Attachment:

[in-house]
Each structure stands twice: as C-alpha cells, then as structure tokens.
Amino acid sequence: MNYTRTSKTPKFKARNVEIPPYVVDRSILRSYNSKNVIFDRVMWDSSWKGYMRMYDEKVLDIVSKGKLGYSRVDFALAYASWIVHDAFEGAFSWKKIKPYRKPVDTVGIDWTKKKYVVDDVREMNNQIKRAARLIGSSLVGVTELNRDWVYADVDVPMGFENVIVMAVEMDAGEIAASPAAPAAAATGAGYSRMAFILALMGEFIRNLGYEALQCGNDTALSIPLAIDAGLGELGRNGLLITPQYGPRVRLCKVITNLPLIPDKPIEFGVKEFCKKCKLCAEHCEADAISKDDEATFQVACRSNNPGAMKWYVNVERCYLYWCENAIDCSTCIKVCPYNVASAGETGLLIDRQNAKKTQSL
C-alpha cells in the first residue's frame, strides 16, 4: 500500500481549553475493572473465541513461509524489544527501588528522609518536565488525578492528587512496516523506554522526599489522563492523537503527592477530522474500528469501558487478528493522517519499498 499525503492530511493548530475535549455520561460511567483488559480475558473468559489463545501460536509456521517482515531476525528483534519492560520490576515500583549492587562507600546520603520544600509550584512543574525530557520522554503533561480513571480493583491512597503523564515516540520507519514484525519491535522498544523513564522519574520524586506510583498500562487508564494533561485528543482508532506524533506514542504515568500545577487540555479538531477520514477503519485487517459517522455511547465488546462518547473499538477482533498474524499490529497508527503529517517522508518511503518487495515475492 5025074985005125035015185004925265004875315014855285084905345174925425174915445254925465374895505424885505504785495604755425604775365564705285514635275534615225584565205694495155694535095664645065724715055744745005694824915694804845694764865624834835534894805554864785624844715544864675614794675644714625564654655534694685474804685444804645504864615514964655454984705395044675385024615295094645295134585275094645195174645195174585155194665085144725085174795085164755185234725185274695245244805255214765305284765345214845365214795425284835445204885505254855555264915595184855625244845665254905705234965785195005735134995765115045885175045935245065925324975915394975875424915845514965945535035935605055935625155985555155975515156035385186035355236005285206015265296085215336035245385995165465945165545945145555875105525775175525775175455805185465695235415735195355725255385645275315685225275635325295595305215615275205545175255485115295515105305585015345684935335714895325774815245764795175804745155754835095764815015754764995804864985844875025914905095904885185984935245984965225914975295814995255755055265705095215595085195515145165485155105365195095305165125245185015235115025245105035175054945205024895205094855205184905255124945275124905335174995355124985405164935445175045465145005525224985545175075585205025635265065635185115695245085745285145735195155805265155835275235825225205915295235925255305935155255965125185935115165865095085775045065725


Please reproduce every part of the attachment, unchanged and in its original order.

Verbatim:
[in-house]
Each structure stands twice: as C-alpha cells, then as structure tokens.
Amino acid sequence: MNYTRTSKTPKFKARNVEIPPYVVDRSILRSYNSKNVIFDRVMWDSSWKGYMRMYDEKVLDIVSKGKLGYSRVDFALAYASWIVHDAFEGAFSWKKIKPYRKPVDTVGIDWTKKKYVVDDVREMNNQIKRAARLIGSSLVGVTELNRDWVYADVDVPMGFENVIVMAVEMDAGEIAASPAAPAAAATGAGYSRMAFILALMGEFIRNLGYEALQCGNDTALSIPLAIDAGLGELGRNGLLITPQYGPRVRLCKVITNLPLIPDKPIEFGVKEFCKKCKLCAEHCEADAISKDDEATFQVACRSNNPGAMKWYVNVERCYLYWCENAIDCSTCIKVCPYNVASAGETGLLIDRQNAKKTQSL
C-alpha cells in the first residue's frame, strides 16, 4: 500500500481549553475493572473465541513461509524489544527501588528522609518536565488525578492528587512496516523506554522526599489522563492523537503527592477530522474500528469501558487478528493522517519499498 499525503492530511493548530475535549455520561460511567483488559480475558473468559489463545501460536509456521517482515531476525528483534519492560520490576515500583549492587562507600546520603520544600509550584512543574525530557520522554503533561480513571480493583491512597503523564515516540520507519514484525519491535522498544523513564522519574520524586506510583498500562487508564494533561485528543482508532506524533506514542504515568500545577487540555479538531477520514477503519485487517459517522455511547465488546462518547473499538477482533498474524499490529497508527503529517517522508518511503518487495515475492 5025074985005125035015185004925265004875315014855285084905345174925425174915445254925465374895505424885505504785495604755425604775365564705285514635275534615225584565205694495155694535095664645065724715055744745005694824915694804845694764865624834835534894805554864785624844715544864675614794675644714625564654655534694685474804685444804645504864615514964655454984705395044675385024615295094645295134585275094645195174645195174585155194665085144725085174795085164755185234725185274695245244805255214765305284765345214845365214795425284835445204885505254855555264915595184855625244845665254905705234965785195005735134995765115045885175045935245065925324975915394975875424915845514965945535035935605055935625155985555155975515156035385186035355236005285206015265296085215336035245385995165465945165545945145555875105525775175525775175455805185465695235415735195355725255385645275315685225275635325295595305215615275205545175255485115295515105305585015345684935335714895325774815245764795175804745155754835095764815015754764995804864985844875025914905095904885185984935245984965225914975295814995255755055265705095215595085195515145165485155105365195095305165125245185015235115025245105035175054945205024895205094855205184905255124945275124905335174995355124985405164935445175045465145005525224985545175075585205025635265065635185115695245085745285145735195155805265155835275235825225205915295235925255305935155255965125185935115165865095085775045065725